external hemorrhoid


Also found in: Dictionary, Thesaurus, Encyclopedia.

hemorrhoid

 [hem´ŏ-roid]
an enlarged (varicose) vein in the mucous membrane inside or just outside the rectum; called also pile.

Internal hemorrhoids usually are first noticed when minor bleeding occurs with defecation. Pain occurs rarely, unless there is an associated disorder such as an anal fissure, thrombosis, or strangulation of the affected vein. External hemorrhoids produce varying degrees of pain, feelings of pressure, itching, irritation, and a palpable mass. Bleeding occurs only if the external hemorrhoid is injured or ulcerated and begins to break down.

Hemorrhoids are caused by increased pressure on the veins of the anus. Prolonged sitting, constipation, and hard, dry stools that are difficult to pass can lead to straining and sitting at stool for long periods of time, all of which add pressure on the anal veins. Failure to follow through on the urge to defecate can also lead to hemorrhoids. In women, probably the single most common cause is pregnancy.

External hemorrhoids can be treated by local applications of cold and an astringent cream, by sitz baths, and by avoidance of constipation. Internal hemorrhoids may require sclerosing or cryosurgery to obliterate the affected tissue. More advanced, chronic hemorrhoids usually must be removed surgically by ligation and excision (hemorrhoidectomy) or by barron ligation.
Types of hemorrhoids.
external hemorrhoid one distal to the pectinate line.
internal hemorrhoid one originating above the pectinate line and covered by mucous membrane.
prolapsed hemorrhoid an internal hemorrhoid that has descended below the pectinate line and protruded outside the anal sphincter.
strangulated hemorrhoid an internal hemorrhoid that has prolapsed sufficiently and for a long enough time for its blood supply to become occluded by the constricting action of the anal sphincter.

external hemorrhoid

Hemorrhoid located at or distal to the pectinate line (dentate margin), covered by anodermal epithelium or skin and extremely sensitive to most stimuli.
See: hemorrhoid for illus.
See also: hemorrhoid
References in periodicals archive ?
Hemorrhoidal disease (HD) is common in adults.11 In contrast, it is rarely seen in childhood patients although the incidence of HD in children and adolescents has been shown to increase.1,2,12 Literature indicates that there is no gender preponderance for external hemorrhoids in adult population13,14; however, most of the children reported with HD are boys.2,6,7,9 Similarly, in our study, we also noted that external HD was more common in boys, which could be attributed to the finding reported by adult studies that the anal canal in males is longer than females.4 Additionally, we consider that this difference could play a role in the manifestation of symptomatic hemorrhoids.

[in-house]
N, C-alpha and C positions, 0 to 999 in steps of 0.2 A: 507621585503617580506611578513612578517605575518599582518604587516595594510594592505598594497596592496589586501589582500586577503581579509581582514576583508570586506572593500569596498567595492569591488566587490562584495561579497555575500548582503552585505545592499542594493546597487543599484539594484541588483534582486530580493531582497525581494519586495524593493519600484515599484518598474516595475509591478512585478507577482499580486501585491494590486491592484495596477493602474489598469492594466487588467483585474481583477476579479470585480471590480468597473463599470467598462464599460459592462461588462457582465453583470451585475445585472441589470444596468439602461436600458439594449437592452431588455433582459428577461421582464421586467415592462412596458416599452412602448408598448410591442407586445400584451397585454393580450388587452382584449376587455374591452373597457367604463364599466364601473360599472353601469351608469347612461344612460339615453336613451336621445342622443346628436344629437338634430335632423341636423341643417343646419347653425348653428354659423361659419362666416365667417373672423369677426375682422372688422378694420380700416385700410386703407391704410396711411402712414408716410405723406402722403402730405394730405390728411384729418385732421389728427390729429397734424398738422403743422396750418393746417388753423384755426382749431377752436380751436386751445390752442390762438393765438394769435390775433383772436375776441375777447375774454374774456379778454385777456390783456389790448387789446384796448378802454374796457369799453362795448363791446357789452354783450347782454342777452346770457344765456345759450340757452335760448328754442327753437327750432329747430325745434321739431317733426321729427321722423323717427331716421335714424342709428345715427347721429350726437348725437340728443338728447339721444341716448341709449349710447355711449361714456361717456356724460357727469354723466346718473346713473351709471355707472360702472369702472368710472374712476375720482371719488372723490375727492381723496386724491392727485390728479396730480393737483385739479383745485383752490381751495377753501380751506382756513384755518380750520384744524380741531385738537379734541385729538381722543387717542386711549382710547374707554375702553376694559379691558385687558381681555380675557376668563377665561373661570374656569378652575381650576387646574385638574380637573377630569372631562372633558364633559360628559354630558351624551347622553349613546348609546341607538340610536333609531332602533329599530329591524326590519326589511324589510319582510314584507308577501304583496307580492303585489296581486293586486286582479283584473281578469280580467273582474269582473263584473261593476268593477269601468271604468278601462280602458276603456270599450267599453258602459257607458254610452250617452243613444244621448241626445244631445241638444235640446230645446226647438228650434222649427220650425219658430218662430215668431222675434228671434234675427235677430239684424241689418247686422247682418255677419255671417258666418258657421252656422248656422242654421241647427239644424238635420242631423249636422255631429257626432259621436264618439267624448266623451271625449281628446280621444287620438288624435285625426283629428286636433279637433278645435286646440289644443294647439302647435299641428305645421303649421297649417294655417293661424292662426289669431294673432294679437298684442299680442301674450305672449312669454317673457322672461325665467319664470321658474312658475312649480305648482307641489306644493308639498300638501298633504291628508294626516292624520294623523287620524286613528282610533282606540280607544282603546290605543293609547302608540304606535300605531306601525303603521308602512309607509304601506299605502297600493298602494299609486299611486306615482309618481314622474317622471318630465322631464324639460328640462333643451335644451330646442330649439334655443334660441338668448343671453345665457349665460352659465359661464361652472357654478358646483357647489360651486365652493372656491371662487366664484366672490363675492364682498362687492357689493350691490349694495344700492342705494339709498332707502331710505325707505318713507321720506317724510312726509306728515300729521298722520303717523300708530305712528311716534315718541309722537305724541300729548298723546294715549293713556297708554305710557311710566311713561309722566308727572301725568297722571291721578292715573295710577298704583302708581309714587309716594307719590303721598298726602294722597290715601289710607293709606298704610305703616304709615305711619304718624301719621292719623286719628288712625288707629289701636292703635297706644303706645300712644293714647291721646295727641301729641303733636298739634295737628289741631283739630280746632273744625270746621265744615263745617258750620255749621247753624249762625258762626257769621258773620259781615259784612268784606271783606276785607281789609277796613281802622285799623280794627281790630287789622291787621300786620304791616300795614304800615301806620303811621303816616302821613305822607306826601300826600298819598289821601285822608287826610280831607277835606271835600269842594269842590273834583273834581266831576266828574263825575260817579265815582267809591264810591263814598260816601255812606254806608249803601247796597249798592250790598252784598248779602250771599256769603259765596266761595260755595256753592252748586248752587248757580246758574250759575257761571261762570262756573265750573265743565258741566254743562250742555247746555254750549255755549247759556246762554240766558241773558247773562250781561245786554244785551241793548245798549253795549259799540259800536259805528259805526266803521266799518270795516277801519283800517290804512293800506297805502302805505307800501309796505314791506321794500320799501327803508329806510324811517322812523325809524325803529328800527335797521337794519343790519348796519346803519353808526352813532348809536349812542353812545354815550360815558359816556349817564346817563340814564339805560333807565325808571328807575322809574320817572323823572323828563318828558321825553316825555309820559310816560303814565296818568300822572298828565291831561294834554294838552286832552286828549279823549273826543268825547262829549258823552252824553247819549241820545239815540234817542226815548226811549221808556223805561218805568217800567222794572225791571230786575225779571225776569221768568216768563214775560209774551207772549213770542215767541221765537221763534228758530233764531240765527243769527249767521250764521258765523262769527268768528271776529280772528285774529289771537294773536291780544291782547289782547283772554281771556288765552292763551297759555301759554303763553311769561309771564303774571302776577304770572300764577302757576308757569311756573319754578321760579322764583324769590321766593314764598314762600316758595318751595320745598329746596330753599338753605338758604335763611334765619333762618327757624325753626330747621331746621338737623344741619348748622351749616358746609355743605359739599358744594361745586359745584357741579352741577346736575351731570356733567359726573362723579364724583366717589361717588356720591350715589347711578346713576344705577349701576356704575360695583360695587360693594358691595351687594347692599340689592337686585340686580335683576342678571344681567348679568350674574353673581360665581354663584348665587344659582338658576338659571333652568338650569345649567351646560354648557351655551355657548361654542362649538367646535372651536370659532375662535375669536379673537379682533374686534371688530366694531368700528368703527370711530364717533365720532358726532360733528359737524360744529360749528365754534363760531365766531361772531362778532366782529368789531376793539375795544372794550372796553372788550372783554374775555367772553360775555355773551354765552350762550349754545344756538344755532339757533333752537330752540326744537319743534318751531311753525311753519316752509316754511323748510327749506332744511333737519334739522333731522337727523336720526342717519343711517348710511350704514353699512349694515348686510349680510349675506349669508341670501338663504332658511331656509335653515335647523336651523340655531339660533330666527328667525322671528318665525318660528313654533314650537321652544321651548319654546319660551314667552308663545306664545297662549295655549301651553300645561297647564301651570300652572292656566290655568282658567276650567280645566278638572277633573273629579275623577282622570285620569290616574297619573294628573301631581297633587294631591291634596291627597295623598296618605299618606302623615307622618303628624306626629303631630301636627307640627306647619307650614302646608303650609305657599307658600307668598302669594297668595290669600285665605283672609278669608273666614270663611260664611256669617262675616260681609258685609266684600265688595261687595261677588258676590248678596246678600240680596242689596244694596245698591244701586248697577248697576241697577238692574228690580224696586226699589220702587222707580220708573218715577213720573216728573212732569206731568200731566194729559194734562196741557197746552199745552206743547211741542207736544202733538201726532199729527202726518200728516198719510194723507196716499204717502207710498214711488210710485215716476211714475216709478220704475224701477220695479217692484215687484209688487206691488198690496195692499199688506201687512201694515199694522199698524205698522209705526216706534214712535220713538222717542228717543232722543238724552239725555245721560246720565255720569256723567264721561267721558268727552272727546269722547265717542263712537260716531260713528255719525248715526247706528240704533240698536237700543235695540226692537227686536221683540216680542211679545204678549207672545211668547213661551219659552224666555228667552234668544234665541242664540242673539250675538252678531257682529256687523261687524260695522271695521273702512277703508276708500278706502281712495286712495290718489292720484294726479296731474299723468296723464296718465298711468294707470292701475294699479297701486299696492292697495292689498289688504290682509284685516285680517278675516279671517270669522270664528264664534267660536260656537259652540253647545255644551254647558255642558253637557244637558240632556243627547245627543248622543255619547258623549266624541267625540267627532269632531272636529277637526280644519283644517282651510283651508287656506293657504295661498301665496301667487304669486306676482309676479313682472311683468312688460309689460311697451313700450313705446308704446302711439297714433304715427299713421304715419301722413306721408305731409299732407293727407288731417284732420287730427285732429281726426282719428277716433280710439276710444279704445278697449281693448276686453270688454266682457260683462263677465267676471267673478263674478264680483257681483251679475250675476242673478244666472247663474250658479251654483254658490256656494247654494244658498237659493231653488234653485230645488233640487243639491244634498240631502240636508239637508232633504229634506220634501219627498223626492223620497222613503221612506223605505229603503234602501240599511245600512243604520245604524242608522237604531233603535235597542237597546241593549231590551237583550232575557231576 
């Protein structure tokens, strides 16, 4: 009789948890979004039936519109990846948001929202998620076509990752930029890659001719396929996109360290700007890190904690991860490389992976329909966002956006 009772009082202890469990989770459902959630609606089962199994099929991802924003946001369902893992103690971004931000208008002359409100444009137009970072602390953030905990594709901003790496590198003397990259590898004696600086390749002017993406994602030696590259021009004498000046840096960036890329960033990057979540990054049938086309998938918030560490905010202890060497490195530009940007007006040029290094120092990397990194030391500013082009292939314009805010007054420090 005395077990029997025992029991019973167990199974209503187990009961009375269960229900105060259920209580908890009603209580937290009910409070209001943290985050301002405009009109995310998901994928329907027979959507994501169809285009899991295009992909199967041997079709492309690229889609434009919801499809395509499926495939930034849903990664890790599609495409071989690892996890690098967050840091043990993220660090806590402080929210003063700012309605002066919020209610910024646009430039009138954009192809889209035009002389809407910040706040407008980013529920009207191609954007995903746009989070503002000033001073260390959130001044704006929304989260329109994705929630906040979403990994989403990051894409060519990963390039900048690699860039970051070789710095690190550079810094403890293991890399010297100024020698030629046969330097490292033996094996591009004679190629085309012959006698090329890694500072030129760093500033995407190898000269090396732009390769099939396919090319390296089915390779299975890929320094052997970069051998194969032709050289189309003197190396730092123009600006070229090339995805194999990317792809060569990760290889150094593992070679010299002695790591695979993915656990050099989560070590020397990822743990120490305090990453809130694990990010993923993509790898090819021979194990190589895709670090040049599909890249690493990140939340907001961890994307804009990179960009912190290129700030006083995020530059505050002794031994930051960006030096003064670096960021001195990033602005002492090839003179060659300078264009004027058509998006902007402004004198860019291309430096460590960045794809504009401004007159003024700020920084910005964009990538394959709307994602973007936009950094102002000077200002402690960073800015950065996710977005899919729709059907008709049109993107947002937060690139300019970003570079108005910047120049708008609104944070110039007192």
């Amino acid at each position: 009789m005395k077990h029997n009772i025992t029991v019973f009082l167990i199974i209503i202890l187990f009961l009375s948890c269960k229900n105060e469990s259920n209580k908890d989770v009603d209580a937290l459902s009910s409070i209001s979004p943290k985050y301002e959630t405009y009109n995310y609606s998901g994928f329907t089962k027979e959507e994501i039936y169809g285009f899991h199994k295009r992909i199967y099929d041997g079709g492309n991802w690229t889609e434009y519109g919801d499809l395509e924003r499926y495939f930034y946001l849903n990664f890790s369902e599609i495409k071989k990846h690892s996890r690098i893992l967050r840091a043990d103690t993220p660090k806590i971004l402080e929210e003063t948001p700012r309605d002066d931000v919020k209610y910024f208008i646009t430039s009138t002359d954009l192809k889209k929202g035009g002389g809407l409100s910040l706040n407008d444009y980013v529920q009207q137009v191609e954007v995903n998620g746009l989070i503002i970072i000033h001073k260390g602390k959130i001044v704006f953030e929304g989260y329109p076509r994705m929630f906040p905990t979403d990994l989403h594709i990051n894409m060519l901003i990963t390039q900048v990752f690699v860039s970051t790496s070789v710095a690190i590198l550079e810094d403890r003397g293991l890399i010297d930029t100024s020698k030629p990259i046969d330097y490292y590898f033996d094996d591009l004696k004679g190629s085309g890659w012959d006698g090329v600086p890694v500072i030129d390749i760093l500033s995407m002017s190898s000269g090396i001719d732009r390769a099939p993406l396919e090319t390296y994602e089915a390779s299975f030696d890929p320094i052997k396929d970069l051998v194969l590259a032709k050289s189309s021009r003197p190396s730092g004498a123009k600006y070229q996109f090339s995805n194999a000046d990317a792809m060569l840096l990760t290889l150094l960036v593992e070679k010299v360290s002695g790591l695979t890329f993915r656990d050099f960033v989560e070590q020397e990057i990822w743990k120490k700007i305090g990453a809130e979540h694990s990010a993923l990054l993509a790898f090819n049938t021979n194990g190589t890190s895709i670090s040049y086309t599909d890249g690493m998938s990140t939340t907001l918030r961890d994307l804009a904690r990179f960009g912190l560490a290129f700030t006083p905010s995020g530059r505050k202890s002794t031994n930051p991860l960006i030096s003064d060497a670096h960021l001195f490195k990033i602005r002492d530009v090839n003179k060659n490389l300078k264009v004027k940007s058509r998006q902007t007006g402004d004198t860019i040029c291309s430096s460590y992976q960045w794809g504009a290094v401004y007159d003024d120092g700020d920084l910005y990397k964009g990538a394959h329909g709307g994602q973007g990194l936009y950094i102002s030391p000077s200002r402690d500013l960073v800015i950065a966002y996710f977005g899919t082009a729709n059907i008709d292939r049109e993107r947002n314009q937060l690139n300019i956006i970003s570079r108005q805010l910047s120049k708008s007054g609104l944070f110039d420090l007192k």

Although bleeding is a common symptom in internal HD, it results from the ulceration of the thrombosed hemorrhoids in external HD.4 External hemorrhoids are often revealed by external inspection.3 Moreover, while external hemorrhoids can be exposed by pulling aside the gluteal muscles, internal hemorrhoids can be seen via anoscopy.
In thrombosed external hemorrhoids, the conservative treatment is continued if it leads to thrombus resorption and pain relief.13 In adult patients, topical agents including steroids, anesthetic agents, and antiseptic agents have been used for the resolution of symptoms.18 Moreover, topical calcium channel blockers have also been used in the treatment of thrombosed external and internal hemorrhoids.
In a prospective study of 165 pregnant women, 15(9%) had anal lesions during the 3 months before delivery: 2 women had anal fissures and 13 had thrombosed external hemorrhoids. During the first 2 months after delivery, 58 women had anal disease (35%): 25 had anal fissures and 33 had thrombosed external hemorrhoids.
During the first 2 months after delivery, 58 women had anal disease (35%): 25 women had anal fissures, and 33 had thrombosed external hemorrhoids. Of the 33 external hemorrhoids, 30 were observed during the first day after delivery.
Cryosurgery freezes external hemorrhoids with liquid nitrogen.
Rectal examination revealed no masses or external hemorrhoids; stool was brown and Hemoccult negative.
External hemorrhoids originate below the dentate line and become acutely painful with thrombosis.
For thrombosed external hemorrhoids, surgery works best
External hemorrhoids may be asymptomatic, associated with discomfort, or a cause of acute pain in the event of a thrombosis.
No studies thus far have evaluated the role of phlebotonics in thrombosis of external hemorrhoids.
The North Carolina Medicaid program reimburses $50.54 for the destruction of external hemorrhoids (46935), $112.78 for the destruction of internal hemorrhoids (46934), and $151.62 for the destruction of both external and internal hemorrhoids (46936).